The loved charismatic leader could be a spiritual leader, or, in Zablocki's study at least, a sexually dominant individual. It didn't seem to make much difference; where such a leader existed, groups were much more stable. And where such a leader didn't exist, competition between men for women - for sex - was a significant cause of conflict, and relationship breakdown, where it happened in communities, very frequently led to one or other partner being driven out of the group. There was one community I studied where this did not happen - where the community was able to accommodate a remarkable number of pair bond changes within the community. I very much respected them, but one of the features of that community was that the average age was considerably older than the norm.

Another confounding factor really surprised me: even in the liberal, well educated, idealistic communities I was studying, the oppression of women - as measured by their relative experience of conflict - shone out so brightly from the data that it very nearly obliterated everything else. That really made me think.

I went into this study believing that the optimal social structure was loosely structured collections of people within which couples could form and reform fairly fluidly. What I learned is that that doesn't work. What I learned is that men are a significant cause of conflict, and that given that one man can father children on many women, a viable community really doesn't need more than one. Which is to say, lads, that the vast majority of us are redundant; and, as I'm not particularly alpha or charismatic, that includes me.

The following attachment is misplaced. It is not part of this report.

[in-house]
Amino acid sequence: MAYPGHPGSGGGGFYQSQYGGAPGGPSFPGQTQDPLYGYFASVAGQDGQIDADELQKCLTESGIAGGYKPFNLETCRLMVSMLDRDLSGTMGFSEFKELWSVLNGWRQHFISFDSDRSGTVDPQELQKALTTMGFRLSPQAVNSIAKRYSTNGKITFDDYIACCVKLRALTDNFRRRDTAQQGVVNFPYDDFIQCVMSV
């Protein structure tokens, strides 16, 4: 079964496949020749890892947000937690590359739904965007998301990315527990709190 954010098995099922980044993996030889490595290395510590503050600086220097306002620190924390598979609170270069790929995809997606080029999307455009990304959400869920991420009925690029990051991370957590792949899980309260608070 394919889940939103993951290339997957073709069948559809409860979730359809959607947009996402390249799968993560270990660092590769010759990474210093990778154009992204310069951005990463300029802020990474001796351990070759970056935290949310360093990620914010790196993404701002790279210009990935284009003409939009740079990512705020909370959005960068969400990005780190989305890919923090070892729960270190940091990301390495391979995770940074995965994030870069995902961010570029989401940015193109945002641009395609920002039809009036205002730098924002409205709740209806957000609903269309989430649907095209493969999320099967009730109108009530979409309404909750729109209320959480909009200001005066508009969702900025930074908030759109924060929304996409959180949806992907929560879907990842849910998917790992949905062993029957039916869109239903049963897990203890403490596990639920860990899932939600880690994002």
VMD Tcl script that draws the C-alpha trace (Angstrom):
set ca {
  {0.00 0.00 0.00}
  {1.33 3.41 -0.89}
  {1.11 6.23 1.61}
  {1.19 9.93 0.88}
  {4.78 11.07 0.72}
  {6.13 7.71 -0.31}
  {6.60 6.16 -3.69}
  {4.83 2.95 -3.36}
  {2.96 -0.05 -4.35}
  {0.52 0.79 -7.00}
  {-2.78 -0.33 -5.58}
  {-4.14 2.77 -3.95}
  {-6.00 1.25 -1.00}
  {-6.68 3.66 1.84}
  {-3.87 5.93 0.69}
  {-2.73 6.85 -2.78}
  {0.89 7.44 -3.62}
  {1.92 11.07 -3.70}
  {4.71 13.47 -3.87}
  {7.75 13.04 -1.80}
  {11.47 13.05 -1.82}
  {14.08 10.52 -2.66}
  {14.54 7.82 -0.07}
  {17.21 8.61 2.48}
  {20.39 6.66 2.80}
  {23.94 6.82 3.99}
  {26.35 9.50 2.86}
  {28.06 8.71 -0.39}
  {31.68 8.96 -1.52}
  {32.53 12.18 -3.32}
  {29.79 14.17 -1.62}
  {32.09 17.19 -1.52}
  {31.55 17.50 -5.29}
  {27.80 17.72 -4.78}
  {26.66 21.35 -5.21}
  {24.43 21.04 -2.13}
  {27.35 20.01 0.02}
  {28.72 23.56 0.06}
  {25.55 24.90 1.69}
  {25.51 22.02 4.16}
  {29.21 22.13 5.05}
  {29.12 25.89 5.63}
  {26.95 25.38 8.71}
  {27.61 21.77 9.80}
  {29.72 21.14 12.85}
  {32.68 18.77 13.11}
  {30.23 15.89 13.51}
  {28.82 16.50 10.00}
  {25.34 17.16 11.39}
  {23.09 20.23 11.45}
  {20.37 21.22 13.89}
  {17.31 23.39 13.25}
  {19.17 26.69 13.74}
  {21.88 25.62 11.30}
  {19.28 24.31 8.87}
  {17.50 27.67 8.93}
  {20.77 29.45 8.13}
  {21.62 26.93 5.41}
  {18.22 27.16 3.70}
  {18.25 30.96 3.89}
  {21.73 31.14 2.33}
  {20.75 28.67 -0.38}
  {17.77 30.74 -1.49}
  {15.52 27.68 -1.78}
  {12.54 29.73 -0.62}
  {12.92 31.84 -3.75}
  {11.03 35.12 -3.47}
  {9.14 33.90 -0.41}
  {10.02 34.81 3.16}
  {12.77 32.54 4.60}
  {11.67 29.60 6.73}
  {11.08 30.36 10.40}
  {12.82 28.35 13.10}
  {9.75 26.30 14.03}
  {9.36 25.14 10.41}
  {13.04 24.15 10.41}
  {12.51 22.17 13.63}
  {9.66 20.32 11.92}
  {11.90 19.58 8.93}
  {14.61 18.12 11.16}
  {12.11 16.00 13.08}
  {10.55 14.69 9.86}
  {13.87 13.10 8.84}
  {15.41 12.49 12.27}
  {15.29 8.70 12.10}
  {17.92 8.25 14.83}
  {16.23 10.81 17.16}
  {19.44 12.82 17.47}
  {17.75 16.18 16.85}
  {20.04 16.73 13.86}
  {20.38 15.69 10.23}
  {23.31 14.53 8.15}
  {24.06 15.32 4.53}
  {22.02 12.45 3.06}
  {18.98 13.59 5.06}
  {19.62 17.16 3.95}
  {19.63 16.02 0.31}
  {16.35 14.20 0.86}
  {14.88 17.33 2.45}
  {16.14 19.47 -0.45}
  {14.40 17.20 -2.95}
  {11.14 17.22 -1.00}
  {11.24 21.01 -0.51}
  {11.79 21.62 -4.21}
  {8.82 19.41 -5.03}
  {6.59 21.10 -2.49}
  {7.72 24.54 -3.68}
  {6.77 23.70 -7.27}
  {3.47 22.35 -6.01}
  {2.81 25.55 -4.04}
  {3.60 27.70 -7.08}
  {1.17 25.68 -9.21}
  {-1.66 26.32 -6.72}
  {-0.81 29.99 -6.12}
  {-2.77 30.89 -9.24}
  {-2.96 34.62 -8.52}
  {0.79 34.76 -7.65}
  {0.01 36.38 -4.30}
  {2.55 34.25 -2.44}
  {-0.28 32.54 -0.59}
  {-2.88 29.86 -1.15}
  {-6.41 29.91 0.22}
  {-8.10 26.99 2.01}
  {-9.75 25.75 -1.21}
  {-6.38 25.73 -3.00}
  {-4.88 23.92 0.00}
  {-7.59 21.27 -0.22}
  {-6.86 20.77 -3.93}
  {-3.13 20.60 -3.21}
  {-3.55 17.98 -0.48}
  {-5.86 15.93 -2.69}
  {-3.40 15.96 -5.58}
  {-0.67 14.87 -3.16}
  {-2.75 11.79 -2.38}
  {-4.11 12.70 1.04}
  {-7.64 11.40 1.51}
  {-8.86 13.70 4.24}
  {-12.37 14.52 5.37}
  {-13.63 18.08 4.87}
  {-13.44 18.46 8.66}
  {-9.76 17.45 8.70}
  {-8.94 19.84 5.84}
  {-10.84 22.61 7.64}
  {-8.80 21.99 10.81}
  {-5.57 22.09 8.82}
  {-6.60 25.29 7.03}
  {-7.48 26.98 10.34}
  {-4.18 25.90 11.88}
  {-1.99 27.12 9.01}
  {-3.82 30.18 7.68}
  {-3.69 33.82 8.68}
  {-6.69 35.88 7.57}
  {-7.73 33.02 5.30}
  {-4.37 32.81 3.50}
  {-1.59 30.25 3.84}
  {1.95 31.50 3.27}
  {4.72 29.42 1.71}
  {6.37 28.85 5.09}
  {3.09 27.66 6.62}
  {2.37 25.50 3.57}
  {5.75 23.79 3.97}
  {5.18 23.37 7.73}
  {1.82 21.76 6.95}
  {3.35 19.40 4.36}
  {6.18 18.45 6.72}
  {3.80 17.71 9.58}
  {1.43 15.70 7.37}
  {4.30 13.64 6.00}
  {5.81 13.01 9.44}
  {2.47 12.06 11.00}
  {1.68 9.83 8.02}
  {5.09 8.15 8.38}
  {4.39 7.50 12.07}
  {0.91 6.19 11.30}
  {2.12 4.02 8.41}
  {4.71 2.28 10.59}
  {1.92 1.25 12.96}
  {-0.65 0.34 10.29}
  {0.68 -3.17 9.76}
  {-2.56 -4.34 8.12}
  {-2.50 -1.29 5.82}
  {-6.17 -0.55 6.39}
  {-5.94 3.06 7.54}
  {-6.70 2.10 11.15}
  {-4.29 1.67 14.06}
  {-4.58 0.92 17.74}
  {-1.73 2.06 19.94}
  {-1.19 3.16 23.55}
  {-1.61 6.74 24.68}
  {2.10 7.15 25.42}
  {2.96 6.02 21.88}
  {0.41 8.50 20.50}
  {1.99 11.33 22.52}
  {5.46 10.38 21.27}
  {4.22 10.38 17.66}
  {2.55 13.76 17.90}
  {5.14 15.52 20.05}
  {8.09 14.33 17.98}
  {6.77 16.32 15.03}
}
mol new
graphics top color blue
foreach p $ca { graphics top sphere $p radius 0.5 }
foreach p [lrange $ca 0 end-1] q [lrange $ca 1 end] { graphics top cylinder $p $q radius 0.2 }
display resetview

It seemed to me at the end of my study - and now, twenty five years later it still does - that the optimum organisation of society for social harmony and for the care of children is the 'pride of lions' model I've outlined in the novel: a bonded group of women with strong links of affection and mutual dependence between them, with one man. The man doesn't have to be the leader, and in the novel I've tried to show that in fact he is not. The man is also, I believe (although the novel doesn't show this), essentially replaceable.

Novels are driven by conflict, which makes utopian fiction hard to write. The major conflict in this novel is the transfer of the effective alpha role from Kate to Fiona. I needed to show this not only to drive the plot but also to try to persuade you, the reader, that such a conflict, in such a group, would be survivable.
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The fool on the hill by Simon Brooke is licensed under a Creative Commons Attribution-ShareAlike 3.0 Unported License